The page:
Somewhere along the way, we began failing our sons. They don’t know how to become men, adult men, anymore.
I have two sons, almost 23 and 20, respectively, and the younger one reminded me that soon I won’t have any official teenage children. When I was pregnant with him, I swore he’d be a daughter. So instead of a Rachelle or Molly, we have a Daniel. And both of my sons I could not be more proud. My husband and I wanted good men, good adults. I know they’ve each had their experiences in shaping their definitions of masculinity, manhood, and what it means to be an adult human. Neither one played team sports. Instead of Sunday afternoon football or Seahawks colors, you might find one crafting a handmade whip, going for a hike, or the other suggesting a new, extremely well-written show to binge or a German or Russian film. But that is in our little family bubble.
As I expand outside of our world, I’ve seen over the years boys being raised in traditional ways. I even knew one couple, whom I thought were progressive, forbid their young son from getting a kitchen set. There is a growing culture of masculine toxicity, a phrase my friend John Spencer challenged me about a few short years ago, and I felt somewhat guilty for saying it. I shouldn’t have.
For every young, middle-school boy whom I’ve heard call another one another a fag, or gay, or “just playing” serious horseplay just so they could connect without it being questioned or ridiculed, if for one brief, transparent moment I could have them just say that being a boy is tough in our culture. They giggle, punch, jump out of their seats, and aren’t aware of their physicality or allowed to reflect. They’re angry, bored, anxious, and learning how to emotionally and physically punch first so they don’t become the next target.
And it’s dangerous.
If you’re a white teenage boy, you’re surrounded by images of other white men who kill others and often get away with it. You listen to racist drizzle from YouTube “stars” like PewdiePie and troll other gamers disguised as trash talk, but (as a gamer myself) is nothing but a constant stream of vile one-upmanship. The infiltration is as sophisticated as a cult or terrorist cell. Think I’m being hyperbolic? Who is the President now?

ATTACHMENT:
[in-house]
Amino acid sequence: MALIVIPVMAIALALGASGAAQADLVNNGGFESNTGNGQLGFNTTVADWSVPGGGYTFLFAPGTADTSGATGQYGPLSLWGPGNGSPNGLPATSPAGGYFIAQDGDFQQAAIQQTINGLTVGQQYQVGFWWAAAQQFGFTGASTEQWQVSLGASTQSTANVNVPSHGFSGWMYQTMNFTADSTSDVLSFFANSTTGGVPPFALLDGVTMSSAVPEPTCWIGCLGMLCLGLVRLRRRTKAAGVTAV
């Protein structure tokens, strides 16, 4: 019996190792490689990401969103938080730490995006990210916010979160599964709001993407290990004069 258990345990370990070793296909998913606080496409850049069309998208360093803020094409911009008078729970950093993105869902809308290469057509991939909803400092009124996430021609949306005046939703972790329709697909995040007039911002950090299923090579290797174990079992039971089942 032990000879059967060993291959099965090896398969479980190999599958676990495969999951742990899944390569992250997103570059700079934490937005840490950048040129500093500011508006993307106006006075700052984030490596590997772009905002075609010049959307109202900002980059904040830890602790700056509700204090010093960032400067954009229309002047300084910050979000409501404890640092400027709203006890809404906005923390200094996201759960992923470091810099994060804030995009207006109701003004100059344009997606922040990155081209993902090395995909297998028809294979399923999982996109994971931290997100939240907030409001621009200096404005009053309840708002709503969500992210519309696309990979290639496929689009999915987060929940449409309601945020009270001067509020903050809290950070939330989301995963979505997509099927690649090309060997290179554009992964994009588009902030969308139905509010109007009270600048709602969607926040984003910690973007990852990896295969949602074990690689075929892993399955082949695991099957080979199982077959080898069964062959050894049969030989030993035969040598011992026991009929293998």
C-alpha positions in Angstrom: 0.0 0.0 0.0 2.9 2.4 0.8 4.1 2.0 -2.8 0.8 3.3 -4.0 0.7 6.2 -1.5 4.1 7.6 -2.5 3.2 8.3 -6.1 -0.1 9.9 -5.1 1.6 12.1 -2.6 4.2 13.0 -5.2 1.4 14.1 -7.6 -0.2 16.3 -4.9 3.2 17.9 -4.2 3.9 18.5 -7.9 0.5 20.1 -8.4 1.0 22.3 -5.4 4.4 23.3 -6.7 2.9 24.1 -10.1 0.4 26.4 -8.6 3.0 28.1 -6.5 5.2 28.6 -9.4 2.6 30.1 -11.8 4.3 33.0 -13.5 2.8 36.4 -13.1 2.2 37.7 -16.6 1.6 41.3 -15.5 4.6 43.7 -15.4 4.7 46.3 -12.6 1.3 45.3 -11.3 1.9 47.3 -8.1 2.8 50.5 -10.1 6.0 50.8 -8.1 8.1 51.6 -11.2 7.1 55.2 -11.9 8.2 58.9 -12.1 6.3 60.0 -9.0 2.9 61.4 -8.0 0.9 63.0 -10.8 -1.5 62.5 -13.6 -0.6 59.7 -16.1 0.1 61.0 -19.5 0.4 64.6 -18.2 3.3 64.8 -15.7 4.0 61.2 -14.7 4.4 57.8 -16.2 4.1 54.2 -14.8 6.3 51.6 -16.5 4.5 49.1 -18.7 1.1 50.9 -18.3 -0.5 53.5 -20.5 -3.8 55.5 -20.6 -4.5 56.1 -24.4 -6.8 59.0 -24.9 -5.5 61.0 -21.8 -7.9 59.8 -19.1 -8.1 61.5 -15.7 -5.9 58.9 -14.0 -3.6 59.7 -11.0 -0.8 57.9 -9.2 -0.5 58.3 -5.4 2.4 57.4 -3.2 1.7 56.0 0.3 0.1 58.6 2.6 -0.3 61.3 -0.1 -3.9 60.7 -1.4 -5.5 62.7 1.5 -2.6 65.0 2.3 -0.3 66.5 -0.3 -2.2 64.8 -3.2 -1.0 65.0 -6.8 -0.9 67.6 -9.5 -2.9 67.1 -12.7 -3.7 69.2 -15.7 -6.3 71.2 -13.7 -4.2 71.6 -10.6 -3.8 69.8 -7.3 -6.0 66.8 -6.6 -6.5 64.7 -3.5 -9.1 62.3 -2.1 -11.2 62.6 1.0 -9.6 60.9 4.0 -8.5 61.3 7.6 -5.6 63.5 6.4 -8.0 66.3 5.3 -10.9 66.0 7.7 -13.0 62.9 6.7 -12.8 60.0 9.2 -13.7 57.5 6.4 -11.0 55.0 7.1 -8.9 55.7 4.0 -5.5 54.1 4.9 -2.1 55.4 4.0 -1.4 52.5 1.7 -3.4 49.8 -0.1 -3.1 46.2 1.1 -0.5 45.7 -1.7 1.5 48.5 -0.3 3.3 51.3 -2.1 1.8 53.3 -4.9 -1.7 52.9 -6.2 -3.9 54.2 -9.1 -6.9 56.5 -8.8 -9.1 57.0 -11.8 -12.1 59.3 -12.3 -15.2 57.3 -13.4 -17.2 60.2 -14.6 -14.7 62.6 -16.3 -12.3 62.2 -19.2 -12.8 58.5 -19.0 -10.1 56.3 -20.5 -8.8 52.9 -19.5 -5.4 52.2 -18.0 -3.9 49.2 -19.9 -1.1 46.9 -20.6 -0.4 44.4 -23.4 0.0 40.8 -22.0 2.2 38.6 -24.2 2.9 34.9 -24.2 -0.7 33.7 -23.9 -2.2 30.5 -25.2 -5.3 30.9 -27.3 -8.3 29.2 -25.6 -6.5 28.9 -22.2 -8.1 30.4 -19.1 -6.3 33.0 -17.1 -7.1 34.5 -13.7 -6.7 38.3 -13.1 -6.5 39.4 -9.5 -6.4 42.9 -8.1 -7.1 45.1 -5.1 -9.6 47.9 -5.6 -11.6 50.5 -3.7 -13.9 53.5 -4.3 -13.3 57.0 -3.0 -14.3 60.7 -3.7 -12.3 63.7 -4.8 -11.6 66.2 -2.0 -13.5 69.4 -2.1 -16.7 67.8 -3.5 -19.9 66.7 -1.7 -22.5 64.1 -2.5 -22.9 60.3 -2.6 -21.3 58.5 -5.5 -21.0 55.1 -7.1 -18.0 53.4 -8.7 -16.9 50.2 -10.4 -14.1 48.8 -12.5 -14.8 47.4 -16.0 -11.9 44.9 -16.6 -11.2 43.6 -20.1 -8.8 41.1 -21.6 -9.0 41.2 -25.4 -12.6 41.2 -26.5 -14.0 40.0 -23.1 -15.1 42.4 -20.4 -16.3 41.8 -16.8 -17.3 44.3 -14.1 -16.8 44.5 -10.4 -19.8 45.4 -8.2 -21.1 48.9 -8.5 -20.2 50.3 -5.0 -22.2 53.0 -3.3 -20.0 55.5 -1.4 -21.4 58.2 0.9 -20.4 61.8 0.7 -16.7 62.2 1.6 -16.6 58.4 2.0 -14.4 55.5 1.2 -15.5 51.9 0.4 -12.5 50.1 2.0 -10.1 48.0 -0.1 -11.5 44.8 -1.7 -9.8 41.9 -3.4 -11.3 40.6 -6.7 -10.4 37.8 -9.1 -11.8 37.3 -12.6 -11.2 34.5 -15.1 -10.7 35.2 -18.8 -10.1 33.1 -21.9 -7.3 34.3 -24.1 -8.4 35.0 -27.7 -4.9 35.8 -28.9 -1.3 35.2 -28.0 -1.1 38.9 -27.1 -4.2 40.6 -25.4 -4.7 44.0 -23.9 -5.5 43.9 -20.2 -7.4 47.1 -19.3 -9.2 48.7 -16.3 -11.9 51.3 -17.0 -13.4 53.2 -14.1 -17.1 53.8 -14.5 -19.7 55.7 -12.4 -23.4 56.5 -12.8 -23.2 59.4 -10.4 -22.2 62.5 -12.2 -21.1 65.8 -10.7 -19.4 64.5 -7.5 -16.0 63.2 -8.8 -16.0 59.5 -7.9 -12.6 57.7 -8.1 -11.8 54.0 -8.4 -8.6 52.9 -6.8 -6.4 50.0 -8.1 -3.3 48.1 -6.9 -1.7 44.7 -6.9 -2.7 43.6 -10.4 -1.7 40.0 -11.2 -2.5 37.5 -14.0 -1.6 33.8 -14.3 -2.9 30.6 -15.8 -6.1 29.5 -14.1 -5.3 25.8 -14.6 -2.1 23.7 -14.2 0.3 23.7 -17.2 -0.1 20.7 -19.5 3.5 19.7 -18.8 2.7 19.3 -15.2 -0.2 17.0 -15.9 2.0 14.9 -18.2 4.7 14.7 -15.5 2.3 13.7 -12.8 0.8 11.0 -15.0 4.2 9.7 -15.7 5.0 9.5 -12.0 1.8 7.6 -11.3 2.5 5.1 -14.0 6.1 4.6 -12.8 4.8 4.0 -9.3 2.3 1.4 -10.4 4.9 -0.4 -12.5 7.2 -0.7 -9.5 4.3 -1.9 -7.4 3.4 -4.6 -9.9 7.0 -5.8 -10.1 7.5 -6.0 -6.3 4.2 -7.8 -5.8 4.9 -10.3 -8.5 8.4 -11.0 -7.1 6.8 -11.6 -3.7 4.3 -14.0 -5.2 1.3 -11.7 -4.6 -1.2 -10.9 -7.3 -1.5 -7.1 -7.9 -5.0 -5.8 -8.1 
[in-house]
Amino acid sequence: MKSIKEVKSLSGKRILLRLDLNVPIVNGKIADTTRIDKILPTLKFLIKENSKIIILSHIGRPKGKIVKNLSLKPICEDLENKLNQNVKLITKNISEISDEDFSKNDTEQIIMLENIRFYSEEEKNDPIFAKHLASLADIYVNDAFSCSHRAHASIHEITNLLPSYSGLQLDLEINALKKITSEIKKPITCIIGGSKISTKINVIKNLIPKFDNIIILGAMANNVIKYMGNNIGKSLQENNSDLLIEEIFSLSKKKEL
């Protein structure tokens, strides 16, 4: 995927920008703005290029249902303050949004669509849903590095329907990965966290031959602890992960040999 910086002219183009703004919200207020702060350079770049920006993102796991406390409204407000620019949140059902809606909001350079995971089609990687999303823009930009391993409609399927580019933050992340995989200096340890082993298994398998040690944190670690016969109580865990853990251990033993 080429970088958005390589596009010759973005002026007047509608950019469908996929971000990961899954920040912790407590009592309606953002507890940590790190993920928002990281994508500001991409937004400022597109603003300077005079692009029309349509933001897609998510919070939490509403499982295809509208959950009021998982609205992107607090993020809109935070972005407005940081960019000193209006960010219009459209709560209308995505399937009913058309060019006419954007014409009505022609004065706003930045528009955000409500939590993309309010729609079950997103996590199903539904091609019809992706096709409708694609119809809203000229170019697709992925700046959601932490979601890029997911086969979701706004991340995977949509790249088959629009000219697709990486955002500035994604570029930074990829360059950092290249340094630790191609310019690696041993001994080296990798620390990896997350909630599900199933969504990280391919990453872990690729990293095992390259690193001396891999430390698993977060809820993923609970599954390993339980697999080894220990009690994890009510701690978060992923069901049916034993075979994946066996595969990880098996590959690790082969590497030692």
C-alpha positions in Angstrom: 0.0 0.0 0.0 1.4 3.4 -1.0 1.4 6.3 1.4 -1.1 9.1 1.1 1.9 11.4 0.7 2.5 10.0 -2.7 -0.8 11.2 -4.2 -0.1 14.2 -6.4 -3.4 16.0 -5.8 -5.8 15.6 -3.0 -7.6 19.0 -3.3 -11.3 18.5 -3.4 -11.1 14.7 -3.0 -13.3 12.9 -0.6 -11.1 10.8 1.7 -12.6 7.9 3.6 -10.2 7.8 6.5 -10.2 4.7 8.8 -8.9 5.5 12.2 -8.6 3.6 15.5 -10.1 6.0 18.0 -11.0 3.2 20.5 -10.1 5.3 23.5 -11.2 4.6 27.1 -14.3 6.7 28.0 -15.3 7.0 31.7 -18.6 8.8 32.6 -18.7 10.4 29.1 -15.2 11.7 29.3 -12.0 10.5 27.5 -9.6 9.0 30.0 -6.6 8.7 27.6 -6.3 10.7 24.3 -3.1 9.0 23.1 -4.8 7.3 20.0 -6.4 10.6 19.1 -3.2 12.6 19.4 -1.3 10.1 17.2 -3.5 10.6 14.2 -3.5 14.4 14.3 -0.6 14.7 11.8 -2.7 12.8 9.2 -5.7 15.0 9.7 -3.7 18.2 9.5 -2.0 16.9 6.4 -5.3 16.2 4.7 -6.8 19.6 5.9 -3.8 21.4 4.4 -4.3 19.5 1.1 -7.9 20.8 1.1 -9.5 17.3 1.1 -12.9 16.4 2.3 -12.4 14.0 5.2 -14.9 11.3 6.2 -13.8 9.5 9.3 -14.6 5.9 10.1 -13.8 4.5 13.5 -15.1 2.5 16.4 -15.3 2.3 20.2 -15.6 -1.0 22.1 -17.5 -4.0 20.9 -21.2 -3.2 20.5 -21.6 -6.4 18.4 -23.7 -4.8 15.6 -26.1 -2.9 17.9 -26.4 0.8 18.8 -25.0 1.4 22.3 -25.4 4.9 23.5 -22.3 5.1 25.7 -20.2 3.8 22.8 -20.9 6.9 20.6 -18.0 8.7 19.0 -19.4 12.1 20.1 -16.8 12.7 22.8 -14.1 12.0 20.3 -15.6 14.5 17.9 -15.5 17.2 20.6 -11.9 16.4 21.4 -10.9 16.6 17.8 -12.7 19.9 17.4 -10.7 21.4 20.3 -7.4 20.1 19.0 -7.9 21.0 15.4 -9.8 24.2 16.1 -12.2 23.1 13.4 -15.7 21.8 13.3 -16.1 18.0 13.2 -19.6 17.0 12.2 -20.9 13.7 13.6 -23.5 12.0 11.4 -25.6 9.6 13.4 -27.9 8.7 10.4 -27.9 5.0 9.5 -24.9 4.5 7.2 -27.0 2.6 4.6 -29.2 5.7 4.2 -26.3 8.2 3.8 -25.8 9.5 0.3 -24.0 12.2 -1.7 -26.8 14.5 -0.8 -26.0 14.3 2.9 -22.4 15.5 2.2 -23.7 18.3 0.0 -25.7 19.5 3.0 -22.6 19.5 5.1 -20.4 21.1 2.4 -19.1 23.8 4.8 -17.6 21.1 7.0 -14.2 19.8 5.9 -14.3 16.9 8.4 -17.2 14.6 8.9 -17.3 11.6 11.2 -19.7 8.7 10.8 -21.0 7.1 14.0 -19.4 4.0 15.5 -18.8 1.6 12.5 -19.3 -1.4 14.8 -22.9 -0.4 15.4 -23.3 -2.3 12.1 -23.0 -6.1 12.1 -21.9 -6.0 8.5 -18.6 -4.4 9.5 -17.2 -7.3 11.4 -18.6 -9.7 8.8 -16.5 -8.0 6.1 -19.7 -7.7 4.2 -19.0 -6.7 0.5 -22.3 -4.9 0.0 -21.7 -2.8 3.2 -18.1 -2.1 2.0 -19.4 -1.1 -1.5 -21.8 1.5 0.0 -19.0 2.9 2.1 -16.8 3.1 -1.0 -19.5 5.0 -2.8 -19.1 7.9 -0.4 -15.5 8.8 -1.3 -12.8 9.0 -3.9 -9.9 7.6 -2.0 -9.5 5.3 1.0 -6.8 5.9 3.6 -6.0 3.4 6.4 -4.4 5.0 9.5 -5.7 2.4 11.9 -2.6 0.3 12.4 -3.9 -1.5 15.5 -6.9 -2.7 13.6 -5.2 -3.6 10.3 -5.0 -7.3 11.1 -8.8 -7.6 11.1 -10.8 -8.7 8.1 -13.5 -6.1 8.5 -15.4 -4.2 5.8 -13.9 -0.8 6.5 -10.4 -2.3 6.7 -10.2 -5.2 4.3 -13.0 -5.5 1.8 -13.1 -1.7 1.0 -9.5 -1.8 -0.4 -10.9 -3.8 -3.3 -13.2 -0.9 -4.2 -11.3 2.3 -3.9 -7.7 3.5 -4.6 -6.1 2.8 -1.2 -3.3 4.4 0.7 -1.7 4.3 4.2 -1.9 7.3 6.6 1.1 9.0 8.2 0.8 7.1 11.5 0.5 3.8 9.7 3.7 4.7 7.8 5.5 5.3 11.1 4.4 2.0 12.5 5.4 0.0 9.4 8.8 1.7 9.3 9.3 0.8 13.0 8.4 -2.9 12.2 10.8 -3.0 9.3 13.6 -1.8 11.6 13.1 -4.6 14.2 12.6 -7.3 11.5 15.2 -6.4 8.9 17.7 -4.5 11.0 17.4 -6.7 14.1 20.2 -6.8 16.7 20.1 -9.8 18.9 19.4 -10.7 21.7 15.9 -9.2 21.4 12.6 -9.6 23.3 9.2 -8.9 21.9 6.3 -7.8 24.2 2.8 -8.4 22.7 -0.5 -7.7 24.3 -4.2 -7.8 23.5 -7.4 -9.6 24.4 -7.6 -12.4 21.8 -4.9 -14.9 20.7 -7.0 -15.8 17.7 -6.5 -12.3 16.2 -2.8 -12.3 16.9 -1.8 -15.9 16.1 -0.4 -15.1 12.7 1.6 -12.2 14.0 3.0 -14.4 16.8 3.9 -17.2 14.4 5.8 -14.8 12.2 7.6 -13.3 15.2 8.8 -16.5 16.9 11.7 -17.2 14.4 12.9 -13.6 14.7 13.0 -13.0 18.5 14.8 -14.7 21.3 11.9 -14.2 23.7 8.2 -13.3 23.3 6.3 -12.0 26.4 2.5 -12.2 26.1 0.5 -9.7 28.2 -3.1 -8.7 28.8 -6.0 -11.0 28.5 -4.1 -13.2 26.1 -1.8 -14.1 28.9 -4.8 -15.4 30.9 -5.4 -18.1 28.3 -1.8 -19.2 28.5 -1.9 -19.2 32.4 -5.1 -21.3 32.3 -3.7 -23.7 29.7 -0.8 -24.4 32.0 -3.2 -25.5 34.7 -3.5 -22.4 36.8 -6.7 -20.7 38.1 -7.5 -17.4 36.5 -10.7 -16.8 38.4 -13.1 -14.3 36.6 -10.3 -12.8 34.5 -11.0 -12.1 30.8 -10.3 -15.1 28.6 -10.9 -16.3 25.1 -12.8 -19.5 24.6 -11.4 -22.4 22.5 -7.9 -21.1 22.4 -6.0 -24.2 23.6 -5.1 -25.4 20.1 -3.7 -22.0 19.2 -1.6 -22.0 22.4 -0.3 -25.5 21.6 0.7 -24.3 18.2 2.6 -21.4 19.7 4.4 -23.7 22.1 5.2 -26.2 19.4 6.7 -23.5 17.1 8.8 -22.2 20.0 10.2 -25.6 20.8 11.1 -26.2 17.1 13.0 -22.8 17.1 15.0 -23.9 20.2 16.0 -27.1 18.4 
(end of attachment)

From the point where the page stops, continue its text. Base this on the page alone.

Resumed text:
Yeah. I thought so.
Yesterday on Facebook a woman stated a comment, and a man continued to badger her by making fun of her first name, trying to bait her into responding. She didn’t, but I wanted to reach through my screen and…
If you’re a teenage boy of color you’re in danger. The news broke today they arrested a Black man who was beaten in Charlottesville by white supremacists because he had the audacity to protect himself.
A few years ago, I shared this with some friends, and it changed how they viewed raising their sons, it was that impactful:
And with Cult of Pedagogy’s reminder, I am hoping that this documentary helps us all, too, begin to have important conversations: http://therepresentationproject.org/film/the-mask-you-live-in/
It’s available on Netflix and other venues now, the full version. Time to sit down, watch and discuss.
And maybe we can all take off our masks.